Electric cars: A guide
Electric cars were once expected to be the ultimate travelling option of the 21st Century only to be maligned when initial efforts such as the Ford Think failed to earn a sizeable share of the UK market. However, with further technological advancements, electric cars are once again emerging as a viable alternative to the fuel guzzling and polluting vehicles that most of us drive today.
What is an electric car?
An electric car uses an electric motor for propulsion. Unlike a hybrid car, there is no petrol used by an electric vehicle. However, whereas most electric vehicles, including trams and trains, do not rely on a battery, an electric car does need a battery to function.
How do electric cars work?
In the majority of electric cars, there is a single electric motor connected to the wheels through a transmission, although some electric cars use an electric motor in each of the wheels themselves. All of the power to run the vehicle comes from an external source charging a battery. Electric motors are used to slow the vehicle and pass energy back to the battery. When the electric motors are used within the wheels there is no transmission making the car lighter and more fuel efficient.
What are the pros and cons of electric cars?
If you are environmentally conscious, then electric cars are almost certainly the best car option available at the moment. Though hybrid cars are currently more popular, they are reliant on petroleum power alongside electric power, meaning that they pollute more heavily than electric cars, which have zero tailpipe emissions. As a consequence electric cars have numerous health benefits too, as cleaner air means fewer pollution-related illnesses such as respiratory problems, some forms of cancer and even birth defects.
Some critics argue that electric cars merely displace the environmental problem and while they might not be responsible directly for pollutants, the energy they rely on from power stations negates their advantages. However, this argument is easily dismissed as electric cars can be used with renewable sources of energy. Indeed the majority of electric car owners are highly environmentally conscious and will already be using a green energy source in their homes. The issue of battery disposal is also being addressed with the introduction of more lithium-ion batteries with longer life-spans and that are less harmful to dispose of.
Along with the environmental advantages, electric cars are great for your pocket too. They are cheaper to run, costing around a couple of pence per mile, and they generally have lower maintenance costs than conventional vehicles. Owners of electric cars in the UK also have the added bonus of paying zero road tax and being exempt from congestion charges.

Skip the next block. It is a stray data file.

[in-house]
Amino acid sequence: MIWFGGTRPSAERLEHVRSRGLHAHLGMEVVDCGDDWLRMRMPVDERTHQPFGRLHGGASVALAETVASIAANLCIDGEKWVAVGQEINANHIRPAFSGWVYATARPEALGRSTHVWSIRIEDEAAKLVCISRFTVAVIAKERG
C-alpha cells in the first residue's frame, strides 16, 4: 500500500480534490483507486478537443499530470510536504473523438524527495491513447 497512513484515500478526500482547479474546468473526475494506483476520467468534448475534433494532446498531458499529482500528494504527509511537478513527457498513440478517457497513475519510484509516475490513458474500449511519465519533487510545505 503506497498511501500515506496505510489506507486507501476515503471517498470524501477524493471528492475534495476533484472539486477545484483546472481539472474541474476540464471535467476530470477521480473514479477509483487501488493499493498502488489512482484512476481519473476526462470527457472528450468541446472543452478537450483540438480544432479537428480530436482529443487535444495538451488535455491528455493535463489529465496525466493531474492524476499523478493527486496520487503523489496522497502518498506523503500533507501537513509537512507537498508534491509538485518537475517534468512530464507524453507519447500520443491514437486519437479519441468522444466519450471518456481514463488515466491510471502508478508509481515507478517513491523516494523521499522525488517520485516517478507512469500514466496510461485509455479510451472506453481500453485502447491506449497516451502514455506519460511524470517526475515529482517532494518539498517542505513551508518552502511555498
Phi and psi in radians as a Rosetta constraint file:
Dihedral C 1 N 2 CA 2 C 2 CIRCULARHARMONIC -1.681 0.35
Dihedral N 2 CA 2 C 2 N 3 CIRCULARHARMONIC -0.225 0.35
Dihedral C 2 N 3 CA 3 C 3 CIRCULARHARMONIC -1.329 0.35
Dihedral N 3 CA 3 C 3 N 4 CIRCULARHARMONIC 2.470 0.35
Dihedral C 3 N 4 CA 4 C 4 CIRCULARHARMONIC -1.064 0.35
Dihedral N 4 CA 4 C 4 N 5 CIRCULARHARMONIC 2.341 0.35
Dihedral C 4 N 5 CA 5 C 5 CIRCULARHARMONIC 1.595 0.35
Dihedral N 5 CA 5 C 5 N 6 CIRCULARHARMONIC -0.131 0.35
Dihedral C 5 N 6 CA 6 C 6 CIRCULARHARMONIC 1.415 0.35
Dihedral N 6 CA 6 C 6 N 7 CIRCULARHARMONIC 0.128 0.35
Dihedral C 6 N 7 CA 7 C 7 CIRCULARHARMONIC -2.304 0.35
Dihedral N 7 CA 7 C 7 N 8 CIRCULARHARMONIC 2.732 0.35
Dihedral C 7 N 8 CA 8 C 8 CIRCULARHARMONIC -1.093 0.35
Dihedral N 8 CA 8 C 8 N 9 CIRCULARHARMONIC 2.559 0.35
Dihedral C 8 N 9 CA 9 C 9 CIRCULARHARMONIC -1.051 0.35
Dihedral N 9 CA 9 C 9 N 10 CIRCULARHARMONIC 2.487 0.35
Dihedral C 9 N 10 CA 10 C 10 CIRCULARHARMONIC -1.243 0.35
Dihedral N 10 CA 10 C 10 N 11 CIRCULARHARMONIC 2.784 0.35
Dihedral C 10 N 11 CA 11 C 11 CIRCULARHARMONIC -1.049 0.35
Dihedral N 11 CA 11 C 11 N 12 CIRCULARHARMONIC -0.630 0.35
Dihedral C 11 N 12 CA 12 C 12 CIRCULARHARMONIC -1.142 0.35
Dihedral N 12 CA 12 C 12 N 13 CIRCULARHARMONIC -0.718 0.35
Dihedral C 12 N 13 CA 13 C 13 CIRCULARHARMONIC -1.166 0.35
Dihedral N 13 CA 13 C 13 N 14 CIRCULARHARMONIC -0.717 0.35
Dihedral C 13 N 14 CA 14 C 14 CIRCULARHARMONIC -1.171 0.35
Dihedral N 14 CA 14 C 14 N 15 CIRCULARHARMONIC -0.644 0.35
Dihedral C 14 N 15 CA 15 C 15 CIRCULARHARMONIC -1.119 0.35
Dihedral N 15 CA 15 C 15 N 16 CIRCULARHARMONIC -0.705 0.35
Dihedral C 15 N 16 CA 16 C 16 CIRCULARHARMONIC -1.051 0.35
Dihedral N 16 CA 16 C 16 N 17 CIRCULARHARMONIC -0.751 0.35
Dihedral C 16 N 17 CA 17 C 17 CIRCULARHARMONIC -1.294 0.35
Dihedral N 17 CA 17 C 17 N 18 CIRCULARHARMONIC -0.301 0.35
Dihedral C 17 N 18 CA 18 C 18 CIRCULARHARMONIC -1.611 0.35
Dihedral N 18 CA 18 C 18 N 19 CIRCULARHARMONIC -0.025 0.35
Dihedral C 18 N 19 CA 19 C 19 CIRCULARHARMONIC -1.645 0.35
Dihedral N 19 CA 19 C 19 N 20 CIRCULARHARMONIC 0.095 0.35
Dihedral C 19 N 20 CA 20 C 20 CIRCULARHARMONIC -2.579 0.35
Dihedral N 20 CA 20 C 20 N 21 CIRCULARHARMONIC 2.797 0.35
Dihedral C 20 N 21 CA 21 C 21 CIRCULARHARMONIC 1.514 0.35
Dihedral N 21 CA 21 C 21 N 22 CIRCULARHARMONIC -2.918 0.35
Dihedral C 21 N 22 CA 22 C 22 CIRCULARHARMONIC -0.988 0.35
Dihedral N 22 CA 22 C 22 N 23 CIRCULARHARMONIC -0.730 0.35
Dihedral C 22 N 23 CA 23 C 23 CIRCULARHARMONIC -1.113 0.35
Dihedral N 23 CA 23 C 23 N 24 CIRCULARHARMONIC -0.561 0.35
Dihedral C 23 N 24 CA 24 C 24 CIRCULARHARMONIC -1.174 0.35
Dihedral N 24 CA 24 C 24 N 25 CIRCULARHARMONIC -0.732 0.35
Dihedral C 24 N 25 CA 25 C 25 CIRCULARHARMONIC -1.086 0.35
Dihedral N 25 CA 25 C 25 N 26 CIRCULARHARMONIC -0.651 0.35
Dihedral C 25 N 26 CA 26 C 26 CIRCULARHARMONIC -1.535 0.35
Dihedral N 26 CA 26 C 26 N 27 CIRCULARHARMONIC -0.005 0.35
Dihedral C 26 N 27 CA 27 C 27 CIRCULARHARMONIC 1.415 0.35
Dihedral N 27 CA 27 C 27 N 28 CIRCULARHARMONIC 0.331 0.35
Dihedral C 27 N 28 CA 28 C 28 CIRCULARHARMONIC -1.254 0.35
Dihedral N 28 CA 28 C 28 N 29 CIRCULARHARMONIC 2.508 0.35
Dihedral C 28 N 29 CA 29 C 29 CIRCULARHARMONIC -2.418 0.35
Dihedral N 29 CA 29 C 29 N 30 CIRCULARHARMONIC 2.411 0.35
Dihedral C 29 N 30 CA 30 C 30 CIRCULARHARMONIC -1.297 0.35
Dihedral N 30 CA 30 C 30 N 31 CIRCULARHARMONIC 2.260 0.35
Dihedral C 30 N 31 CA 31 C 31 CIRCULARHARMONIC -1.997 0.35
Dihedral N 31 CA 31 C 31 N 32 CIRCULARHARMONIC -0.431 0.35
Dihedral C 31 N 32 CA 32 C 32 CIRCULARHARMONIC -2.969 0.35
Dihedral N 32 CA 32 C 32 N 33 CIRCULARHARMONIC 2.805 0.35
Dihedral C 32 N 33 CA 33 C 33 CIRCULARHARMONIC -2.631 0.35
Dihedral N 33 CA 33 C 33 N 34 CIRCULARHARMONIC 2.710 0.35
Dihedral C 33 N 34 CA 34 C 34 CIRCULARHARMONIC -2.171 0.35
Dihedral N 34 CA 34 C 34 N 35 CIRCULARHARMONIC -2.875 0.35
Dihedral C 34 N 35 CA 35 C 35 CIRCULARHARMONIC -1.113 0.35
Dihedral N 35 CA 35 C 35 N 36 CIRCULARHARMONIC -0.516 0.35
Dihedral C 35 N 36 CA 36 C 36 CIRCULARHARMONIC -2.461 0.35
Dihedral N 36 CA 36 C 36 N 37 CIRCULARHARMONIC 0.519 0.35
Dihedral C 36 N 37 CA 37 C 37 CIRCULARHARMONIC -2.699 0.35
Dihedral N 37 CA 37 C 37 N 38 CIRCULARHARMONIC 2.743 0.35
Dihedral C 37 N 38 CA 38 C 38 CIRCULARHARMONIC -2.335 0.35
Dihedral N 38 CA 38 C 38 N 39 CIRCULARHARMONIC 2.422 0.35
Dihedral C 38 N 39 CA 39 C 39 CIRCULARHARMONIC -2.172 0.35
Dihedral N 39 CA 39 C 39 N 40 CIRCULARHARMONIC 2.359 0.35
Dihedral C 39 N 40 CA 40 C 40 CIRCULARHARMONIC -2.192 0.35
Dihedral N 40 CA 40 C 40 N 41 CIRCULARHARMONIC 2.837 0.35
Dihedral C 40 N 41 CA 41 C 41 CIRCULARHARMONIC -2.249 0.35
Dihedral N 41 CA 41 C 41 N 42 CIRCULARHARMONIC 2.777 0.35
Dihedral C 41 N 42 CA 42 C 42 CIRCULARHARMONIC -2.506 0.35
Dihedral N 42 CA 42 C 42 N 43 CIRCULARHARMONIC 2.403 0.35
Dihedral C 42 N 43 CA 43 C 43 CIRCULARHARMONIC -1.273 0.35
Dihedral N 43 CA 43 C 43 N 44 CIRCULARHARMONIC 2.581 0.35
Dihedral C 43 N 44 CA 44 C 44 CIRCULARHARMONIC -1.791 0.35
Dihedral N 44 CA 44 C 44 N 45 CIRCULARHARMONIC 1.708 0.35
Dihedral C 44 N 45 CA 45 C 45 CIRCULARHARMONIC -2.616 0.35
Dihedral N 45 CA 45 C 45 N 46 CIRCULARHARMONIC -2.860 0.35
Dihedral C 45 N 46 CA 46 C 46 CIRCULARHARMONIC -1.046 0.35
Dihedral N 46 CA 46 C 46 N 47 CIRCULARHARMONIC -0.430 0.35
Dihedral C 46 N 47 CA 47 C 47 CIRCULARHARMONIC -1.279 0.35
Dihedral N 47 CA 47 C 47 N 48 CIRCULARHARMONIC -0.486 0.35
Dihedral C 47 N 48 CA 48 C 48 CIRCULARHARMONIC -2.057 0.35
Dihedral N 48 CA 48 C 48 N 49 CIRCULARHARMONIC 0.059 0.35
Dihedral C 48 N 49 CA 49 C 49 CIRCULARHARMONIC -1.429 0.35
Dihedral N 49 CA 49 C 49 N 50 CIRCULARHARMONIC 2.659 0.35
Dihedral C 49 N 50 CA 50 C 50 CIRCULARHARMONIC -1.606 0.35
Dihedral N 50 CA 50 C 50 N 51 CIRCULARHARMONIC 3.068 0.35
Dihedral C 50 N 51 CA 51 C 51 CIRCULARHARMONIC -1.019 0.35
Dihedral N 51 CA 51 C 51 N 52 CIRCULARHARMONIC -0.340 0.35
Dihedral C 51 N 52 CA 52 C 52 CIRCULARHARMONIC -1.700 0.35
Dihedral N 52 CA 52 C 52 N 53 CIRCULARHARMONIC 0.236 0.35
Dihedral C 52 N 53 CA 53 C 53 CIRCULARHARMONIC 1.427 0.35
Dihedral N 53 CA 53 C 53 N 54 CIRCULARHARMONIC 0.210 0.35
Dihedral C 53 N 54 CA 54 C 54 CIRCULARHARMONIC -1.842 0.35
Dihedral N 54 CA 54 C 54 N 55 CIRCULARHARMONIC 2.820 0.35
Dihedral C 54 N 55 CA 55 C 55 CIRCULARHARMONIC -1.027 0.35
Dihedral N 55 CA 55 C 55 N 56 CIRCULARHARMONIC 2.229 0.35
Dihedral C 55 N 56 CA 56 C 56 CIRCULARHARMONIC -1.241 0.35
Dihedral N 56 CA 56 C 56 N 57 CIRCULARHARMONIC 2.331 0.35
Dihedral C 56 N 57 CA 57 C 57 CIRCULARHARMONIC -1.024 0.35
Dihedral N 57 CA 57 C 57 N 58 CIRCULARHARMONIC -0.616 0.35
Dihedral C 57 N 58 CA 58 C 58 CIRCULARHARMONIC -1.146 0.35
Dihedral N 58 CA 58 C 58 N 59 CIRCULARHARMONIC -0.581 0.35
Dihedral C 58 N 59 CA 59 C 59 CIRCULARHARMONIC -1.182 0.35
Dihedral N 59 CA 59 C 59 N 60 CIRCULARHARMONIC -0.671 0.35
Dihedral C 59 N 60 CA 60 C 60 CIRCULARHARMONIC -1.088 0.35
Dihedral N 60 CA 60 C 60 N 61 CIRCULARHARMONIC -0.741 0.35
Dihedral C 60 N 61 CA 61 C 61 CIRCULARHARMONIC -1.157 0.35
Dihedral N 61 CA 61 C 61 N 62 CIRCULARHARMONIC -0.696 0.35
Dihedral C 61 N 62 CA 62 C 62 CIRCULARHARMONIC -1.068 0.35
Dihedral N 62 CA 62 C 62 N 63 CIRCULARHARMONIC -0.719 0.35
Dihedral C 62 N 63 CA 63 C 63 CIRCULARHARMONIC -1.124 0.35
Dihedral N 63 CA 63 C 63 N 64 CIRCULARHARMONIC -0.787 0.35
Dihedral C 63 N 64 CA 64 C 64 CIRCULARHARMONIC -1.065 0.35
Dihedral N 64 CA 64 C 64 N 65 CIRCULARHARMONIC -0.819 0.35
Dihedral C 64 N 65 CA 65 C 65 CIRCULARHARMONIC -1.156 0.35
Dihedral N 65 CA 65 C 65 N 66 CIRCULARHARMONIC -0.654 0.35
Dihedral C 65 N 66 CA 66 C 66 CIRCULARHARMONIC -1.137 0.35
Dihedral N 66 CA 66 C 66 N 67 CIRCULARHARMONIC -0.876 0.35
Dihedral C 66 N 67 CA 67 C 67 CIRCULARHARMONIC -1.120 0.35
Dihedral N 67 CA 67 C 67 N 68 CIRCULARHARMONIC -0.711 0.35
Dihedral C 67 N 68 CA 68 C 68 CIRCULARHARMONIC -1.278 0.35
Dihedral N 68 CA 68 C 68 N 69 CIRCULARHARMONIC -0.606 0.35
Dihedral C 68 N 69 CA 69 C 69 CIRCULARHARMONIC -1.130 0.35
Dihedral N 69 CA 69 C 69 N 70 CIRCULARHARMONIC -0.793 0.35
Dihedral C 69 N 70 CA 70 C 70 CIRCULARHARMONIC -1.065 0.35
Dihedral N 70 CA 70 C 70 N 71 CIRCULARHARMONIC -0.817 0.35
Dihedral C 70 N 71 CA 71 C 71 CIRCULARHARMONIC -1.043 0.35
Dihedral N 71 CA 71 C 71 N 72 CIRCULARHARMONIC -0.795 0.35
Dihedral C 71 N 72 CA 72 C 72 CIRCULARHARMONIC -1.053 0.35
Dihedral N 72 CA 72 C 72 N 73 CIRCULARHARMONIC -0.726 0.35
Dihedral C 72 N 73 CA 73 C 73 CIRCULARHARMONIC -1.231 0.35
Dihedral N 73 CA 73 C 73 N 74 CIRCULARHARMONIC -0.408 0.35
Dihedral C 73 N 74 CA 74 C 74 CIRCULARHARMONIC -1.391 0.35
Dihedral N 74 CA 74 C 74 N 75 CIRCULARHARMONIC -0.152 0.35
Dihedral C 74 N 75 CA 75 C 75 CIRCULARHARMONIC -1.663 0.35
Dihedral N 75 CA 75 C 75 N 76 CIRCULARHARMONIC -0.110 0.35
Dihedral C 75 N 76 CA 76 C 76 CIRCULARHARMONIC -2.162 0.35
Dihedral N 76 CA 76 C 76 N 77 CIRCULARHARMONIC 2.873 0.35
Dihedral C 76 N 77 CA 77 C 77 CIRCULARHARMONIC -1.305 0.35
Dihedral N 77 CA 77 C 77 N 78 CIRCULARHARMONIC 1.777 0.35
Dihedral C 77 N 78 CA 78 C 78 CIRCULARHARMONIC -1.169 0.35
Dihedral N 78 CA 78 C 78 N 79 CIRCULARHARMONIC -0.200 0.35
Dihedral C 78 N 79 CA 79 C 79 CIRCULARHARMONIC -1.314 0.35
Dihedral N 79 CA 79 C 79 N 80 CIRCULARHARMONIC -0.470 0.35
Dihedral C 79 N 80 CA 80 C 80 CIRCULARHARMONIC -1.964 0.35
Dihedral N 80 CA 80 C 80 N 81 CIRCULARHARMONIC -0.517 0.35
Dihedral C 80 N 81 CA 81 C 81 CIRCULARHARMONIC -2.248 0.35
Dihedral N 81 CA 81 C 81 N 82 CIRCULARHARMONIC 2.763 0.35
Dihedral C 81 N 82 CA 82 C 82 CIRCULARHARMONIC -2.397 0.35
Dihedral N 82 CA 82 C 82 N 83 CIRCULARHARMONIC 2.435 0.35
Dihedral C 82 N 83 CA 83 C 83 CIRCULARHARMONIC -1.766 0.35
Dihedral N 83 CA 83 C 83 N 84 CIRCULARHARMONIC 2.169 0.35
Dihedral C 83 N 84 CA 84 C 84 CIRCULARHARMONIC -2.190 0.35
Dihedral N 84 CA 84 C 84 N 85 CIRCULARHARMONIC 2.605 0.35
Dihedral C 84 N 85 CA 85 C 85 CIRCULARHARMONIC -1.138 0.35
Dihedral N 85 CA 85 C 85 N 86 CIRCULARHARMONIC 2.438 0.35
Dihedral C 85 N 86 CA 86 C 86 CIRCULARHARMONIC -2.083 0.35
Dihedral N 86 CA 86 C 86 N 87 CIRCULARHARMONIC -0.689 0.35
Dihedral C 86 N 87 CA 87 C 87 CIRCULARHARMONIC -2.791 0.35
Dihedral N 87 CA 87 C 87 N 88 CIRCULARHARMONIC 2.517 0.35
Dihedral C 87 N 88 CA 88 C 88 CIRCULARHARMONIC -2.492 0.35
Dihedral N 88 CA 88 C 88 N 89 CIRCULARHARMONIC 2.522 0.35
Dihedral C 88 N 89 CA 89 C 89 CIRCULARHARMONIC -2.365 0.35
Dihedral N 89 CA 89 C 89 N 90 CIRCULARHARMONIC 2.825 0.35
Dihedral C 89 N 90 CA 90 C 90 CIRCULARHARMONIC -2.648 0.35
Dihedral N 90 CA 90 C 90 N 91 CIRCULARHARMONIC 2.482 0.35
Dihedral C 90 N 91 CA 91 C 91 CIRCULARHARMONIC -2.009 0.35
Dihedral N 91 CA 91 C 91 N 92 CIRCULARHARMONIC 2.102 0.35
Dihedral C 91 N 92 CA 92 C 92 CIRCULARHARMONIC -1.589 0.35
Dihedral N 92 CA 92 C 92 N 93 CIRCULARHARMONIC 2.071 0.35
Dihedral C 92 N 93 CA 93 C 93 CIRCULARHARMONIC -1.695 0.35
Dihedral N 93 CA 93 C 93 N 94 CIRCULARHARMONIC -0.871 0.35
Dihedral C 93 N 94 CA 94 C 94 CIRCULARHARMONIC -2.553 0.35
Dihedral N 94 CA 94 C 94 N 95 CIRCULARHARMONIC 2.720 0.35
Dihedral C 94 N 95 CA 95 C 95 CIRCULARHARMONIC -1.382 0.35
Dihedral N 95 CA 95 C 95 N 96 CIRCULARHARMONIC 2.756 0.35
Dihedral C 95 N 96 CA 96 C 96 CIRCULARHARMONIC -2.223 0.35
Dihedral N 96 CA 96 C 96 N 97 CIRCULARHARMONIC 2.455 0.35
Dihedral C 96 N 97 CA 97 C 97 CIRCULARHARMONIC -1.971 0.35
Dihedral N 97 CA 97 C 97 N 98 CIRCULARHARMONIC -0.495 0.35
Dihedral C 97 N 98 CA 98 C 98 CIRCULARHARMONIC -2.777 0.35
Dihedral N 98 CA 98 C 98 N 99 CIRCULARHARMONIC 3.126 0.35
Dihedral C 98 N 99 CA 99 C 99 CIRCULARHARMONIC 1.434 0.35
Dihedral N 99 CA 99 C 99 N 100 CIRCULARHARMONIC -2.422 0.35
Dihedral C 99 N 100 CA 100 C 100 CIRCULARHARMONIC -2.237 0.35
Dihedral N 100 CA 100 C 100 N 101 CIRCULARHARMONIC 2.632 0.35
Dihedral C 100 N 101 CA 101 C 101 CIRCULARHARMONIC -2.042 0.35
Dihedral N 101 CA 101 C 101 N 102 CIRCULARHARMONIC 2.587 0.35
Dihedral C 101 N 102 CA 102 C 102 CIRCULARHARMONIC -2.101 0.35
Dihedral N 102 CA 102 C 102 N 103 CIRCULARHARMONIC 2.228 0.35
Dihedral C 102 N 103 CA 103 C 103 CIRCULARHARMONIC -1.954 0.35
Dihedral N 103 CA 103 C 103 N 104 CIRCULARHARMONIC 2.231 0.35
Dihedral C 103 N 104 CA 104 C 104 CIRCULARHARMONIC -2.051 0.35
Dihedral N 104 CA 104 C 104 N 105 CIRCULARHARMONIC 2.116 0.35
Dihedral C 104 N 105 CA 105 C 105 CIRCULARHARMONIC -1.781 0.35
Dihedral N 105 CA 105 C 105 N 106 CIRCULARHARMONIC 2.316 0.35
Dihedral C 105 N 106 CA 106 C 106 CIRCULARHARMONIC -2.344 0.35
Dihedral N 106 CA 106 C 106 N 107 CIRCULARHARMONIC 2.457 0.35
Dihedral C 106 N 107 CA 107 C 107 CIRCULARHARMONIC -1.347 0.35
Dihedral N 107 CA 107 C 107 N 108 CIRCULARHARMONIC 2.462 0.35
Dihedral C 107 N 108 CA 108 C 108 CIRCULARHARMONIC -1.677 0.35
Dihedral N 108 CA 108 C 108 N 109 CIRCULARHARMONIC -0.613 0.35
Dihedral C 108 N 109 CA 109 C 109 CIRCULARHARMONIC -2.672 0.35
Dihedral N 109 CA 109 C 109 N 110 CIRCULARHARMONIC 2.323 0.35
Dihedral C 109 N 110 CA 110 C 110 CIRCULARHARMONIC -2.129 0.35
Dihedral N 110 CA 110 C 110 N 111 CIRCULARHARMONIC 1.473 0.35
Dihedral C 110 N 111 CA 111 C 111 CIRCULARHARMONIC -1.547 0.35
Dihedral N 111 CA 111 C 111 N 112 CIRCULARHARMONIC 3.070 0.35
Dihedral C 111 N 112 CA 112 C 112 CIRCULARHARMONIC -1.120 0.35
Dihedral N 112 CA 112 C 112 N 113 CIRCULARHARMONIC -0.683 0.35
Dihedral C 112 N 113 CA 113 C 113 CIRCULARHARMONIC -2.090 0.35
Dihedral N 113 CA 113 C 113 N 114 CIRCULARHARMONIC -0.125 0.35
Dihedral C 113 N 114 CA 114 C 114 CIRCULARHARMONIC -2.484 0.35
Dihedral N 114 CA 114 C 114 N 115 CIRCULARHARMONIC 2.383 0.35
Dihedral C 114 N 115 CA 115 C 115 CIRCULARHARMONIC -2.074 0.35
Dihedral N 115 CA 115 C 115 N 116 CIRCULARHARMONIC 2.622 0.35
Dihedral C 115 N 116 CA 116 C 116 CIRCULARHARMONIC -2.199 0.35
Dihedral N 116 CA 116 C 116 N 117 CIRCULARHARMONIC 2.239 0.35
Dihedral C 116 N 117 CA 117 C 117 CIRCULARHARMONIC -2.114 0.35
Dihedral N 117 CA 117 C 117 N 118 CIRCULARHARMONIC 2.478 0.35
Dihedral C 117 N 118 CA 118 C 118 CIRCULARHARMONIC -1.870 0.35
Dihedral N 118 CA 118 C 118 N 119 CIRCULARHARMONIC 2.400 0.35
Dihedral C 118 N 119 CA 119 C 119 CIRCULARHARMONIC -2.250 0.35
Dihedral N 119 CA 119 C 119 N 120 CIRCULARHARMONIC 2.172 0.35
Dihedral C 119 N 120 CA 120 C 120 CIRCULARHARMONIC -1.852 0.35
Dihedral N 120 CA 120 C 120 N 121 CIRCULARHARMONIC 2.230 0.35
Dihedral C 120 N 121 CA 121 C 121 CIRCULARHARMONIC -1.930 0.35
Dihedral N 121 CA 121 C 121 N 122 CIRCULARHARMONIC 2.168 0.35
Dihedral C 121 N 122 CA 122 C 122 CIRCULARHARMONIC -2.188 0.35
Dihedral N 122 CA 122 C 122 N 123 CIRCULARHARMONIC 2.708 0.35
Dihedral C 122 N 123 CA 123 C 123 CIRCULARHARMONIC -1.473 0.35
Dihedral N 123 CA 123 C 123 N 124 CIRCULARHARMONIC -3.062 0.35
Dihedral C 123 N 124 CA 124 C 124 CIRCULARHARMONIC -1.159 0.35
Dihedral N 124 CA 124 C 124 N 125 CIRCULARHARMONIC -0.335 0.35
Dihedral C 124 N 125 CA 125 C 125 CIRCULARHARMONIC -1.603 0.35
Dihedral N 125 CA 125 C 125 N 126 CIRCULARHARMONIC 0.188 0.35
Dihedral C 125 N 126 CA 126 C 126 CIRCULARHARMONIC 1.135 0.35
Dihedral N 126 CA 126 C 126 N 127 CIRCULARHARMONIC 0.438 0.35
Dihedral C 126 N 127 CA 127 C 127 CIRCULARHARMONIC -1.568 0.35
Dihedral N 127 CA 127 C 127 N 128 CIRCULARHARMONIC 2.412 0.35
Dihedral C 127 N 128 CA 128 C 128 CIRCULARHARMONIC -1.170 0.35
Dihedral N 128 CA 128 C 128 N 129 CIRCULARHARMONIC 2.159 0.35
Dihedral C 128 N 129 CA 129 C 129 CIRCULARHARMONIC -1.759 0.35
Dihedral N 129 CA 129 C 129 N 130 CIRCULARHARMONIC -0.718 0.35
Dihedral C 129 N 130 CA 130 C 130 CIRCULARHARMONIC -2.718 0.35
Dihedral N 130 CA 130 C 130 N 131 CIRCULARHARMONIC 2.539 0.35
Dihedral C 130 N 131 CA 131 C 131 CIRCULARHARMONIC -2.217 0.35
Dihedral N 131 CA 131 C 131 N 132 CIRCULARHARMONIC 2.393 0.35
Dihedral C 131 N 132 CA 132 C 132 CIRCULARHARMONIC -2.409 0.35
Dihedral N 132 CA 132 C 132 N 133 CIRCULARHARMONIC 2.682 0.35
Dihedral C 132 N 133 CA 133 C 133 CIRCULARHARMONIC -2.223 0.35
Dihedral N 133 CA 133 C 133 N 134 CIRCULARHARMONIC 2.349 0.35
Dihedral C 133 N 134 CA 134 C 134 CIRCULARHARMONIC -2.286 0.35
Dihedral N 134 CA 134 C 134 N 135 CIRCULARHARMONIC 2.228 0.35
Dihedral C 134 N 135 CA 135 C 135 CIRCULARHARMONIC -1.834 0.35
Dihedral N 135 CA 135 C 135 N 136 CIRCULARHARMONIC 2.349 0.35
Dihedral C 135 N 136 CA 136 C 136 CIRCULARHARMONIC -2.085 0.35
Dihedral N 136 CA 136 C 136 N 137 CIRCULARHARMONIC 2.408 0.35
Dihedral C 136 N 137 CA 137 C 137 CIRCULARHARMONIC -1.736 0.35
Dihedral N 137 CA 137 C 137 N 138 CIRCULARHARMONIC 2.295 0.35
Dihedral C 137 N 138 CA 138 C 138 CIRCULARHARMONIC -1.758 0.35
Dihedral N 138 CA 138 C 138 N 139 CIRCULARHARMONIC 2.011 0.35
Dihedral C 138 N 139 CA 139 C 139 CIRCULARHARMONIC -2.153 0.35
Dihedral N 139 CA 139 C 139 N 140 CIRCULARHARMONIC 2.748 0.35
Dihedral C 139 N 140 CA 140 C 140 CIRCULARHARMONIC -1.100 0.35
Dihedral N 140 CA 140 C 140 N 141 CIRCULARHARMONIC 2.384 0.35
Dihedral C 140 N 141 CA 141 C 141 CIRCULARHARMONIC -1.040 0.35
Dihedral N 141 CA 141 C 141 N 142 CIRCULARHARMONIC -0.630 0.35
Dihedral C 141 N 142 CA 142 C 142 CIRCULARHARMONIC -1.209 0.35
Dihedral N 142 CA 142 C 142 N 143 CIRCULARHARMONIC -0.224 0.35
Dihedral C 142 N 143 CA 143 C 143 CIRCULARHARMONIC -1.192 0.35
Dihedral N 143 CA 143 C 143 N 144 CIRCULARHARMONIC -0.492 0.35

The main downside to electric cars at this point is their limited availability and their range. Most electric cars have a low top speed (though they are quick to accelerate) and long recharging times can make them unsuitable for longer journeys. It is hoped that as electric cars become more popular, there will be an influx of recharging points established across the UK. The introduction of lithium-ion batteries has also extended the range electric cars offer significantly.
Where can I charge up my electric car?
TheGreenCarWebsite.co.uk has a map of publically available charging points in the UK provided to us by OpenChargeMap.org. Electric cars can be charged from home or workplaces as most can be plugged into a domestic socket, however many are available with quick-charging systems which use a higher voltage to reduce charging time. Such high voltage systems can be installed at home or in workplaces if requested.
To see the database of on-street and car park charging points go to the: Available UK electric car charging points page on the website.
What electric cars are available in the UK
At the moment there is not an extensive range of electric cars available in the UK, but with increasing demand the numbers are expanding. Here is a list of the electric cars currently available in the UK – click on the links to find out more about each one:
Electric cars available overseas:
Chevrolet Equinox AMP
Ford Focus BEV
Honda Fit EV
Scion iQ EV
Tesla Model S
Think City EV
Toyota RAV4 EV
Here is a list of some of the models that may be coming soon:
At this juncture, electric cars cannot be used for long journeys but they are ideal for city driving and for those who use their car to travel short distances – such as on a school run or a shopping trip. If you are keen on an electric car then it is usually a good idea to set-up a green energy source to make your vehicle even more environmentally friendly.
What about electric vans and commercial vehicles?
Currently in the UK market, there is the:
- Goupil G3 available as a drop side pick-up, tipper, box van, canvas van, and waste collector with lambo doors among other options.
- Aixam Mega MultiTruck, available as a Tipper, Chassis Cab, Dropside and Pick up or the Mega Worker also available as a Dropside, Van or Tipper.
- Faam-three commercial vehicles available from this Italian firm; Ecomile, Smile and Jolly 2000.
- Ford Transit Connect EV
- Mia U- a lightweight commercial vehicle offering 1,500 litres of cargo space
- Micro-Vett: Choose from Carrier, Fiorino, Doblò, Daily Bimodale and Ducato commercials
- Renault Kangoo Z.E- an electric version of Renault's popular small LCV, the Kangoo
- Stevens ZeVan
- Smith Electric Vehicles offer the 7.5 to 12 tonne Newton, the 3.5 to 4.6 tonne Edison van, the Edison minibus and the Edison chassis van
- GEM eLXD
- Modec box van, also available as a chassis or dropside van
- Peugeot eExpert and eBoxer: are electric versions of Peugeot's Boxer and Expert models, adapted by Allied Electric.
- Peugeot eBipper and ePartner: electric versions of Peugeot's Bipper and Partner models, adapted by Allied Electric
Last updated August 2012.
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